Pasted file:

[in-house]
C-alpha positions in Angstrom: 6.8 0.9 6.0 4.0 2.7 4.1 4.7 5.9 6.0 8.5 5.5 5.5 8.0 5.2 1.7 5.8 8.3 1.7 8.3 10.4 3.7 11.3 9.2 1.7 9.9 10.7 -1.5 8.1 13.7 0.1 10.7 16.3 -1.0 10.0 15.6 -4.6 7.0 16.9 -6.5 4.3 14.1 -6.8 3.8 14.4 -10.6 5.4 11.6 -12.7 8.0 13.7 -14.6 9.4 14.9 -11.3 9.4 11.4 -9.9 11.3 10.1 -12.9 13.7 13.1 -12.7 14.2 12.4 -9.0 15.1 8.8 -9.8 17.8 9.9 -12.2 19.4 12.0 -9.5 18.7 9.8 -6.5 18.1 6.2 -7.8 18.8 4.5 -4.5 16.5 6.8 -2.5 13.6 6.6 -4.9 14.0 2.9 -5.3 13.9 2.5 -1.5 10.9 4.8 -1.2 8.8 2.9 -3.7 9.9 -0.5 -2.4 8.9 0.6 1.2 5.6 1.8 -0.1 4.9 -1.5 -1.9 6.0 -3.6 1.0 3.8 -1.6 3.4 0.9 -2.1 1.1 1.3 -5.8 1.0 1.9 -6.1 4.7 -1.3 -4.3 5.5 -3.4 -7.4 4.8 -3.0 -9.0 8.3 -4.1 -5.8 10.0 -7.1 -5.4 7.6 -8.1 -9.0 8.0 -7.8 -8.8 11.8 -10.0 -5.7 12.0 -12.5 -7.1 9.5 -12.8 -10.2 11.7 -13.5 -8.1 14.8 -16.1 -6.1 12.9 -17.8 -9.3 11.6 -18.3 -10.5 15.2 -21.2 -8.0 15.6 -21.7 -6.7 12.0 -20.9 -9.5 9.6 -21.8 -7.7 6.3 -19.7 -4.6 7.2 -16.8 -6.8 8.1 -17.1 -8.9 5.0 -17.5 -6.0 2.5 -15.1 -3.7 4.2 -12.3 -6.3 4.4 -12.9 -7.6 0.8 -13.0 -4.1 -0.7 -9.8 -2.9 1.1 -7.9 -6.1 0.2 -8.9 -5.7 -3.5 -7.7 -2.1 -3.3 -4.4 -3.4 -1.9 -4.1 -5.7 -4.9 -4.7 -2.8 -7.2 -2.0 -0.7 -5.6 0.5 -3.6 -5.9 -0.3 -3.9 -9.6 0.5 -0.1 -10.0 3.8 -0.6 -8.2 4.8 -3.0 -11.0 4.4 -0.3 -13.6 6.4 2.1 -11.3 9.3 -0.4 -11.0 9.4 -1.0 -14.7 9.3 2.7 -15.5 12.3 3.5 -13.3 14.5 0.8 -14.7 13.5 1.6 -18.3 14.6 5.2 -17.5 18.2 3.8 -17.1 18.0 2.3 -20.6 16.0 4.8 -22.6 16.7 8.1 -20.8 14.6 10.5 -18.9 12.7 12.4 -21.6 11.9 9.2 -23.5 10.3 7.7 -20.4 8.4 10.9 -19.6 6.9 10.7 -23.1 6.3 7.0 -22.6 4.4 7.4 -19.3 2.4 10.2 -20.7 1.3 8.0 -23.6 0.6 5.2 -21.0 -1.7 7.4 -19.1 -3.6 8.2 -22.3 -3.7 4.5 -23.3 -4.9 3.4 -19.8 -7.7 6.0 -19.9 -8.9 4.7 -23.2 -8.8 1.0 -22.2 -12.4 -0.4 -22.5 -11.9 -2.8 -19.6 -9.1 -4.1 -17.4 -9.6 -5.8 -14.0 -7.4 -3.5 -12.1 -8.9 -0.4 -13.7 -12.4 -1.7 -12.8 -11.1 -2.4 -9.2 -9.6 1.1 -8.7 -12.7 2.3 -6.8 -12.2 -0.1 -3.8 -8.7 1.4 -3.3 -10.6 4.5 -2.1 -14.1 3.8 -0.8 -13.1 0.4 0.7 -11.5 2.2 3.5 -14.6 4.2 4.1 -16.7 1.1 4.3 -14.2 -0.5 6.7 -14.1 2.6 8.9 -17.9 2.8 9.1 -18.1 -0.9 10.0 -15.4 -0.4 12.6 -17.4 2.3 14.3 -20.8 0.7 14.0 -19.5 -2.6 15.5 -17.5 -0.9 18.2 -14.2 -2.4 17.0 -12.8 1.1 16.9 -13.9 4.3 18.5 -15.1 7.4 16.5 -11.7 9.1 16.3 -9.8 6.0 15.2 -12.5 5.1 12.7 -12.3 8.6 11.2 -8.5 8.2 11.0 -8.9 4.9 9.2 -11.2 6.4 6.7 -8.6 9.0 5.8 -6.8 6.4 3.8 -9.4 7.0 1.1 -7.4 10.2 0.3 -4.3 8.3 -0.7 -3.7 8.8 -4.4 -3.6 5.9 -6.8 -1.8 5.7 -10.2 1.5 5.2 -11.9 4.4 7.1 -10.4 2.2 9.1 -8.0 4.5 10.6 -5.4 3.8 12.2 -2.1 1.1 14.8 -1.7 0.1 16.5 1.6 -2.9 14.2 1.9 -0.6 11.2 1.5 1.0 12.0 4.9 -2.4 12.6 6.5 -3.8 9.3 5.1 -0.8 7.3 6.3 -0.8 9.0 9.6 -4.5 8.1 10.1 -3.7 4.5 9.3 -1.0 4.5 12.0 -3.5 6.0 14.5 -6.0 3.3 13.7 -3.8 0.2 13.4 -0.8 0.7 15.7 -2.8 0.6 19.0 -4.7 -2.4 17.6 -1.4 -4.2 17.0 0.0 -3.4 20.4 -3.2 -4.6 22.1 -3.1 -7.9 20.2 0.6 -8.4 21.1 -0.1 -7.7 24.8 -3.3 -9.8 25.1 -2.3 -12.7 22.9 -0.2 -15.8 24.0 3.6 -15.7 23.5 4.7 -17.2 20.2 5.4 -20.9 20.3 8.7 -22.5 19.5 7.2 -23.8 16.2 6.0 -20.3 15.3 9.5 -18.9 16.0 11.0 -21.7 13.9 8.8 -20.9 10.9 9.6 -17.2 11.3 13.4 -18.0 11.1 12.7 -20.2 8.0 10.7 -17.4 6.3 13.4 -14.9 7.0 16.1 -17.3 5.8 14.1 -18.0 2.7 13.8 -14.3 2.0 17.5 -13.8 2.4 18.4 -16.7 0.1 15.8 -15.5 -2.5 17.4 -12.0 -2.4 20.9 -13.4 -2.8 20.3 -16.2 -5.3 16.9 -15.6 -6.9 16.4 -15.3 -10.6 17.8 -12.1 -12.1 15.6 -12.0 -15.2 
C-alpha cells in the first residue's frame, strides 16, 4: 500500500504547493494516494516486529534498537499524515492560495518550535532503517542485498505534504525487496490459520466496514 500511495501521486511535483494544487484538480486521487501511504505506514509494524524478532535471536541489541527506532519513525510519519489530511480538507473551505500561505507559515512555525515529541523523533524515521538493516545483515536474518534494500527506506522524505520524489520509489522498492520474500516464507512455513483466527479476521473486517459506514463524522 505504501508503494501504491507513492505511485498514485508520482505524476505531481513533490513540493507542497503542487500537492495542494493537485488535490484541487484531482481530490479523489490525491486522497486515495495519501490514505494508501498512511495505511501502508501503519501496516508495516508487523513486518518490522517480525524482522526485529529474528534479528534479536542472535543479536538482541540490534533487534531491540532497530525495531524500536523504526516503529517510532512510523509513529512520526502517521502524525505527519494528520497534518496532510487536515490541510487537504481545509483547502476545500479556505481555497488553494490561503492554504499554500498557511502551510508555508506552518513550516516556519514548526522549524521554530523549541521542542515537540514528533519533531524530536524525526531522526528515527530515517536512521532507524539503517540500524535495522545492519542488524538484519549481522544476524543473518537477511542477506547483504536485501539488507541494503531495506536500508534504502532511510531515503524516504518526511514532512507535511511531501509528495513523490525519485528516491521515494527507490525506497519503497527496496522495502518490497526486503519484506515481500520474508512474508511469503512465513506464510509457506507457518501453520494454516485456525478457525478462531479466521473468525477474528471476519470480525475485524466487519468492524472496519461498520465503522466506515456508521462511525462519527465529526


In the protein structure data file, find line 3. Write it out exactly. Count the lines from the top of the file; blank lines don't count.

C-alpha cells in the first residue's frame, strides 16, 4: 500500500504547493494516494516486529534498537499524515492560495518550535532503517542485498505534504525487496490459520466496514 500511495501521486511535483494544487484538480486521487501511504505506514509494524524478532535471536541489541527506532519513525510519519489530511480538507473551505500561505507559515512555525515529541523523533524515521538493516545483515536474518534494500527506506522524505520524489520509489522498492520474500516464507512455513483466527479476521473486517459506514463524522 505504501508503494501504491507513492505511485498514485508520482505524476505531481513533490513540493507542497503542487500537492495542494493537485488535490484541487484531482481530490479523489490525491486522497486515495495519501490514505494508501498512511495505511501502508501503519501496516508495516508487523513486518518490522517480525524482522526485529529474528534479528534479536542472535543479536538482541540490534533487534531491540532497530525495531524500536523504526516503529517510532512510523509513529512520526502517521502524525505527519494528520497534518496532510487536515490541510487537504481545509483547502476545500479556505481555497488553494490561503492554504499554500498557511502551510508555508506552518513550516516556519514548526522549524521554530523549541521542542515537540514528533519533531524530536524525526531522526528515527530515517536512521532507524539503517540500524535495522545492519542488524538484519549481522544476524543473518537477511542477506547483504536485501539488507541494503531495506536500508534504502532511510531515503524516504518526511514532512507535511511531501509528495513523490525519485528516491521515494527507490525506497519503497527496496522495502518490497526486503519484506515481500520474508512474508511469503512465513506464510509457506507457518501453520494454516485456525478457525478462531479466521473468525477474528471476519470480525475485524466487519468492524472496519461498520465503522466506515456508521462511525462519527465529526